JavaScript: RegExp constructor vs RegEx literal

I am studying about RegExp but everywhere I can see two syntax

new RegExp("[abc]")



And if with modifiers then what is the use of additional slash (\)


I am not getting any bug with these two but I wonder is there any difference between these two. If yes then what is it and which is best to use?

I referred Differences between Javascript regexp literal and constructor but there I didn't found explanation of which is best and what is difference.



The key difference is that literal REGEX can't accept dynamic input, i.e. from variables, whereas the constructor can, because the pattern is specified as a string.

Say you wanted to match one or more words from an array in a string:

var words = ['foo', 'bar', 'orange', 'platypus'];
var str = "Foo something nice orange what a lovely platypus";
str.match(new RegExp('\\b('+words.join('|')+')\\b'));

This would not be possible with a literal /pattern/, as anything between the two forward slashes is interpreted literally.

Note also the need to double-escape (i.e. \\) special characters when specifying patterns in this way, because we're doing so in a string - the first backslash must be escaped by the second so one of them makes it into the pattern. If there were only one, it would be interpreted by JS's string parser as an escaping character, and removed.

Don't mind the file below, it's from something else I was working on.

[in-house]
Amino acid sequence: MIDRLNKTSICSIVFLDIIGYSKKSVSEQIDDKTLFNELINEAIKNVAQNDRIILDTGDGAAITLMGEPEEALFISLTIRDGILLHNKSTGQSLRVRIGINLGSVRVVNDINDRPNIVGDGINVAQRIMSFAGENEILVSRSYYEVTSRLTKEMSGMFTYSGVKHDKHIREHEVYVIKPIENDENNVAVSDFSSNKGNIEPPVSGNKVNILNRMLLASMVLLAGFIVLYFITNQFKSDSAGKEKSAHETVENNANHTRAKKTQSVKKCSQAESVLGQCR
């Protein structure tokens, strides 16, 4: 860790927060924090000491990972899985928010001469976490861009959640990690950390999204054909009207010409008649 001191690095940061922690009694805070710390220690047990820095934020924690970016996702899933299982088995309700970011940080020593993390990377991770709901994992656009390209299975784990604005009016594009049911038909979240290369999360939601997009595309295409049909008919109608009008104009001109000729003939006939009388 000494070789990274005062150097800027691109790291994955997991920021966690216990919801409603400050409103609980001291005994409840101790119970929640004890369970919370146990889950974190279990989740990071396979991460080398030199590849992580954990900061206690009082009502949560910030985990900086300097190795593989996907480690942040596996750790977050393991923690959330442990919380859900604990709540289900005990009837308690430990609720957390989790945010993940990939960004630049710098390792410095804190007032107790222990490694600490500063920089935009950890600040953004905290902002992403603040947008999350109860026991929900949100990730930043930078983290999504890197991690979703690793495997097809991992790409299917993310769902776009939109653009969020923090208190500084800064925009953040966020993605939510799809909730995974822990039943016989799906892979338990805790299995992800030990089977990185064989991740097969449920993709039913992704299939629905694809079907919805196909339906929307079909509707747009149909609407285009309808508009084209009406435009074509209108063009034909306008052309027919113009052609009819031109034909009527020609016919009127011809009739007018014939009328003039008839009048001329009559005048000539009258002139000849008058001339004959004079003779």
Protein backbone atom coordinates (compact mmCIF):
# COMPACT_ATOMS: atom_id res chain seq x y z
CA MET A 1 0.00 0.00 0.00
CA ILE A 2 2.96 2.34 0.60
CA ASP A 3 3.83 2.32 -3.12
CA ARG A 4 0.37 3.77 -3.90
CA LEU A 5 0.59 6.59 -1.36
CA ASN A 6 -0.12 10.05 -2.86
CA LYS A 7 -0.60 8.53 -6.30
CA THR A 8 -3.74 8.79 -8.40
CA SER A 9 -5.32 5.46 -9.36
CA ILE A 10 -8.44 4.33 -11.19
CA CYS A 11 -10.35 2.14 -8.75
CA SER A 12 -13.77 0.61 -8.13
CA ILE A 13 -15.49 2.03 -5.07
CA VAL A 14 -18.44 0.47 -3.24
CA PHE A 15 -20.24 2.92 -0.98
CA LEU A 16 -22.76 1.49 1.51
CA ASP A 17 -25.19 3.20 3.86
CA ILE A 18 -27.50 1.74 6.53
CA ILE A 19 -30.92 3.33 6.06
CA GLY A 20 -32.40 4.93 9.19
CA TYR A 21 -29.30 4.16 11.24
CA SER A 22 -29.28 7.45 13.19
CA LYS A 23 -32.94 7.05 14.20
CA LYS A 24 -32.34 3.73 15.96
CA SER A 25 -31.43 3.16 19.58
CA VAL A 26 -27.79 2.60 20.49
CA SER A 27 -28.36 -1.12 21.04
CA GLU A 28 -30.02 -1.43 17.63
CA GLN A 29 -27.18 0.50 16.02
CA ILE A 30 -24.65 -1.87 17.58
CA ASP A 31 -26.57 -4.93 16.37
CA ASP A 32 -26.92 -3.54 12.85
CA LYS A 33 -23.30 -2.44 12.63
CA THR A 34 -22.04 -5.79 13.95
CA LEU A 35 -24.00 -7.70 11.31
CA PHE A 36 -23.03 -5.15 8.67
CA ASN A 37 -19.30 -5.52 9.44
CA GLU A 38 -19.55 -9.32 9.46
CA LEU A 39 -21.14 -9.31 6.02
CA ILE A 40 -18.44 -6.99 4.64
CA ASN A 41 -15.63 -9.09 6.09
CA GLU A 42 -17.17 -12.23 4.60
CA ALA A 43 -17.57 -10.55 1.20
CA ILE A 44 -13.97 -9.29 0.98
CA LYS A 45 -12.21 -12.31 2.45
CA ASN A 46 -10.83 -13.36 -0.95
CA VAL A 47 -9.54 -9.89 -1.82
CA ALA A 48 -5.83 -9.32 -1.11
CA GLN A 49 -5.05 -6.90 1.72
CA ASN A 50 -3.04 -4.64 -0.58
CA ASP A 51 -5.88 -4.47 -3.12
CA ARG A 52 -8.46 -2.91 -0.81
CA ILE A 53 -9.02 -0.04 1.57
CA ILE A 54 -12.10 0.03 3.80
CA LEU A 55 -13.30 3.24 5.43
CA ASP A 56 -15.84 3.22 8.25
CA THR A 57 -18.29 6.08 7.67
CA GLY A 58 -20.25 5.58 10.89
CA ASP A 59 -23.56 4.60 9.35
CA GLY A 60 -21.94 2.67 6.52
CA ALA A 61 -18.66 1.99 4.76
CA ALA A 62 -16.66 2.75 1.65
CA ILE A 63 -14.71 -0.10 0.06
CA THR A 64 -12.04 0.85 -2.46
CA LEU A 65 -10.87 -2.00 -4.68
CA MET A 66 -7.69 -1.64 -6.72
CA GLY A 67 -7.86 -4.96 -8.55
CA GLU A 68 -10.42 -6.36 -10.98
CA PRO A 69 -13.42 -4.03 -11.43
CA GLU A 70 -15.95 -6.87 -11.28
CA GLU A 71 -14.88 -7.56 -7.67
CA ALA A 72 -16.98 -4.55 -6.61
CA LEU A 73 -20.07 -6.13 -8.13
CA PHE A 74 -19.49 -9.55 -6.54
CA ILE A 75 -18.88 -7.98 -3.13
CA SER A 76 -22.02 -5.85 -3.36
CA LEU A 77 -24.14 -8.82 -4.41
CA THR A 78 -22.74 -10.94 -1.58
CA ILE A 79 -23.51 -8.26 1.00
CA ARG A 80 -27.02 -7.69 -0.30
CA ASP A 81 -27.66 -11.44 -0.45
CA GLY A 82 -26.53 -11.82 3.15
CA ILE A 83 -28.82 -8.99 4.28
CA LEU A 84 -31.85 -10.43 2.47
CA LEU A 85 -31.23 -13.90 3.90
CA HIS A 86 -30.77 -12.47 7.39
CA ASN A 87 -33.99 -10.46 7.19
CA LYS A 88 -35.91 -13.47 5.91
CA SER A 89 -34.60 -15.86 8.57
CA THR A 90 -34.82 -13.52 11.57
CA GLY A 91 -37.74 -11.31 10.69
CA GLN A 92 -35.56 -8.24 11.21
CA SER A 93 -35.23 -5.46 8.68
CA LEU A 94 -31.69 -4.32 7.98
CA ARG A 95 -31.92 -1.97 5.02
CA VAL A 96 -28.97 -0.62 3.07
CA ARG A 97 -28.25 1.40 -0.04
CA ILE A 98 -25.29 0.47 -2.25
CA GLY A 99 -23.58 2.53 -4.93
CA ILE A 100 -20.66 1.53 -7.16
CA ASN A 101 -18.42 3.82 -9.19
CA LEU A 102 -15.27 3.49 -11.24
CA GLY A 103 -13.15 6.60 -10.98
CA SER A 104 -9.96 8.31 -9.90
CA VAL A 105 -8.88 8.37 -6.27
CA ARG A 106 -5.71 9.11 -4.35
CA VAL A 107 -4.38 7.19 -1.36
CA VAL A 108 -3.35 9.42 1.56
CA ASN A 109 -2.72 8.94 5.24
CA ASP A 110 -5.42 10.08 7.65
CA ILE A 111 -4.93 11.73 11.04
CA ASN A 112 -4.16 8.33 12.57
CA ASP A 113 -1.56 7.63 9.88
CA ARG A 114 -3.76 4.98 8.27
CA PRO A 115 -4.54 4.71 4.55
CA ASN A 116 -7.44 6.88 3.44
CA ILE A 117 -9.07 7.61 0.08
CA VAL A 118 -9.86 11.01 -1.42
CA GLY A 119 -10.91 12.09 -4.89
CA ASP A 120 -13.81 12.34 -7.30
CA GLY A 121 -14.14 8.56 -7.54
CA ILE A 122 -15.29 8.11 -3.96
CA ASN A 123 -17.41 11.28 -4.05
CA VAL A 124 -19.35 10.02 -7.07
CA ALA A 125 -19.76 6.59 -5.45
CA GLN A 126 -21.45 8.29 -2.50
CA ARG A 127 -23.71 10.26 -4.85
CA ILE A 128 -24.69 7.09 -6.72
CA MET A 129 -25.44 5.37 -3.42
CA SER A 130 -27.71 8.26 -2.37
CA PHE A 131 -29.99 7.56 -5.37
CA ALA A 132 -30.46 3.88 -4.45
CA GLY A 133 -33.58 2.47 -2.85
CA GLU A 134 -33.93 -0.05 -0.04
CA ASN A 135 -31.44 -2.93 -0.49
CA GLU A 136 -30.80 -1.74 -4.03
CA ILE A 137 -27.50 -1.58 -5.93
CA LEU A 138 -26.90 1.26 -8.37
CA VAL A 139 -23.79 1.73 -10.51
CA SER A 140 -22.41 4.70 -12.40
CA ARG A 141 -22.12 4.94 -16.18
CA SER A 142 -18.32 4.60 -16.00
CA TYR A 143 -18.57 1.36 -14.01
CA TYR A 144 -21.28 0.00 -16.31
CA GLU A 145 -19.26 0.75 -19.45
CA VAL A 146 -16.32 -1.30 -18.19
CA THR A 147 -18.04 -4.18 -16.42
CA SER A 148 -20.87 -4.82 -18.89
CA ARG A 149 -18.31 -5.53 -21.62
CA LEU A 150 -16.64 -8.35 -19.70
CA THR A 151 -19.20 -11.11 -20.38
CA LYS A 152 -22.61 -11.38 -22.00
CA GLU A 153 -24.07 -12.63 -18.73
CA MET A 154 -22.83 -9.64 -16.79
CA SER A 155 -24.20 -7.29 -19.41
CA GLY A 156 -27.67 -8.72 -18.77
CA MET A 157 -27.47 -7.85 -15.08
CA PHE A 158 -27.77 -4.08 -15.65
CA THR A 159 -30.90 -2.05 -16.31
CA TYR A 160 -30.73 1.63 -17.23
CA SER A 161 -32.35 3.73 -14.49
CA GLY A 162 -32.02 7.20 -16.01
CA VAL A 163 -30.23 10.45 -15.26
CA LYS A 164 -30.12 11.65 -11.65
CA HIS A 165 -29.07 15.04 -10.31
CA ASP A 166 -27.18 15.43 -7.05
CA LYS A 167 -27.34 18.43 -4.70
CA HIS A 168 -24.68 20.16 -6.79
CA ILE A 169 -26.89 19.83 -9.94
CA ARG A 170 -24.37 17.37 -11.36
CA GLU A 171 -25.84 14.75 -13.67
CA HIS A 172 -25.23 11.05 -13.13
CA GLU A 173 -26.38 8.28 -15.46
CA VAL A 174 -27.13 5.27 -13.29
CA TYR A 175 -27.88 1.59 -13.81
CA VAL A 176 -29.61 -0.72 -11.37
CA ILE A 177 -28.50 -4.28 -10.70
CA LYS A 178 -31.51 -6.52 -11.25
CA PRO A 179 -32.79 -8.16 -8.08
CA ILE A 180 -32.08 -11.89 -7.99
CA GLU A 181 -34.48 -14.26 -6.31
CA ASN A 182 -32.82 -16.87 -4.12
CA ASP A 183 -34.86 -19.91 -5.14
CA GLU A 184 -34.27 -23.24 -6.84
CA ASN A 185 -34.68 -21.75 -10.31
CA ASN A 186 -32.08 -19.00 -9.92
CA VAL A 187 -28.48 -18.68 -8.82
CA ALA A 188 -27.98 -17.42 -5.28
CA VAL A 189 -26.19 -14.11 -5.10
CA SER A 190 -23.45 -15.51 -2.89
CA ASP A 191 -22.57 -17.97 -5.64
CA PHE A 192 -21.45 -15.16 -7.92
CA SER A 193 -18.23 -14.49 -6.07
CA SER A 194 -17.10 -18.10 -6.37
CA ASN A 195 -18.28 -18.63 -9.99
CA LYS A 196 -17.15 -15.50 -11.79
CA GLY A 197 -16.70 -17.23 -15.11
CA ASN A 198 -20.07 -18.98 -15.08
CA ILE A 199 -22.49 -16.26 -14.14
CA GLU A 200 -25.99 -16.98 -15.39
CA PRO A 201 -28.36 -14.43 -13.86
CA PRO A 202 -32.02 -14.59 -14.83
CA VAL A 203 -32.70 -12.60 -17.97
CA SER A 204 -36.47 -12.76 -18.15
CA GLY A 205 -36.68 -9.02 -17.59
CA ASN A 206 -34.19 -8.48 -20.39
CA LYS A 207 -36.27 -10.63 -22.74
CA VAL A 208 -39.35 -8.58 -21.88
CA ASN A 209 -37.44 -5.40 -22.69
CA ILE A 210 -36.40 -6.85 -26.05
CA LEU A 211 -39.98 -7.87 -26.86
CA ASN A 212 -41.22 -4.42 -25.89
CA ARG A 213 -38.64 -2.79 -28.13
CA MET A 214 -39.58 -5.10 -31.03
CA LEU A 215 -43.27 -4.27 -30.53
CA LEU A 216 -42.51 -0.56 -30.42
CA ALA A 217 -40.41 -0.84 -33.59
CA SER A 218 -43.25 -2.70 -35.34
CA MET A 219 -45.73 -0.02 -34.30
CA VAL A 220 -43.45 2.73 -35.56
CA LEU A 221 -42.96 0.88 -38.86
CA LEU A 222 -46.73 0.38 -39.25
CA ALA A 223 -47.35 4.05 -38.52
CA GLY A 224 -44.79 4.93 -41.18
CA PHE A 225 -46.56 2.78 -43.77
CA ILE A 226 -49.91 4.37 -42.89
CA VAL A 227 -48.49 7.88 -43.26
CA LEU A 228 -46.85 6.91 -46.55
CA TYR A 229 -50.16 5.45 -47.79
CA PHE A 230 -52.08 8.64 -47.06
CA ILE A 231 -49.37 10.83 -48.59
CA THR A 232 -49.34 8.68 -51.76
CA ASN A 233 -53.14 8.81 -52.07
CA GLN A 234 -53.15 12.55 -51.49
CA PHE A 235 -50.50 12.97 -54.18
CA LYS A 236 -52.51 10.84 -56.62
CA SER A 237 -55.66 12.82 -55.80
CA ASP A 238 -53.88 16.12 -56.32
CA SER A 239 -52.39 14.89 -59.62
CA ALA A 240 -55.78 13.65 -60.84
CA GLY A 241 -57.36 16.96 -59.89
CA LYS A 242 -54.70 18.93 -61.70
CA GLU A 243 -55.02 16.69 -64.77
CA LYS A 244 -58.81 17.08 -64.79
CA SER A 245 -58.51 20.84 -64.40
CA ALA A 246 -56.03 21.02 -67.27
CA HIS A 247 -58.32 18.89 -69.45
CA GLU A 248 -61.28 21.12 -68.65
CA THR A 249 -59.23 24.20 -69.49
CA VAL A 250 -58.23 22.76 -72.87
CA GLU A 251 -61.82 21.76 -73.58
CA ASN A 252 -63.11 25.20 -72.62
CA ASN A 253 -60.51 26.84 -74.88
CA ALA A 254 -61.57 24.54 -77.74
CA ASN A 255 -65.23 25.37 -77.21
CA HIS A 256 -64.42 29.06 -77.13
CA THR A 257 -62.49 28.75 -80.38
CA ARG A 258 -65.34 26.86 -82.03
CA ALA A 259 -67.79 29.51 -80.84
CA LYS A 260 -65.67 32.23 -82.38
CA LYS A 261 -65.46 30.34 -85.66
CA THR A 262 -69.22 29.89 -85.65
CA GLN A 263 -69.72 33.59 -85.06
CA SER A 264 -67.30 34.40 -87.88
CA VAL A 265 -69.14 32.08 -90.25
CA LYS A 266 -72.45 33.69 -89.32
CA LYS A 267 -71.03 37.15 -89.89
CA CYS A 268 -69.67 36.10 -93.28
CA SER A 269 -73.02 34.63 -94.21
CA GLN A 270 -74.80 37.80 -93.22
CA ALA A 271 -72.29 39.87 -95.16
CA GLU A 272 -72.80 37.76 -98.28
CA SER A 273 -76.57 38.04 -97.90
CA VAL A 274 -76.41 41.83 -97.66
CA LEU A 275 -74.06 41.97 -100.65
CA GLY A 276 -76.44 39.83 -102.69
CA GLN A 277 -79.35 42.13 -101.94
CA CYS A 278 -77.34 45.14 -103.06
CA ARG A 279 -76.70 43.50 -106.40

1. As you can see, the RegExp constructor syntax requires string to be passed. \ in the string is used to escape the following character. Thus,

    new RegExp("\s") // This gives the regex `/s/` since s is escaped.

    will produce the regex s.

    Note: to add modifiers/flags, pass the flags as second parameter to the constructor function.

    While, /\s/ - the literal syntax, will produce the regex which is predictable.

  2. The RegExp constructor syntax allows to create regular expression from the dynamically.

So, when the regex need to be crafted dynamically, use RegExp constructor syntax otherwise use regex literal syntax.


There are 2 ways of defining regular expressions.

  1. Through an object constructor
    • Can be changed at runtime.
  2. Through a literal.
    • Compiled at load of the script
    • Better performance

The literal is the best to use with known regular expressions, while the constructor is better for dynamically constructed regular expressions such as those from user input.

You could use any of the two and they will be handled in exactly the same way..


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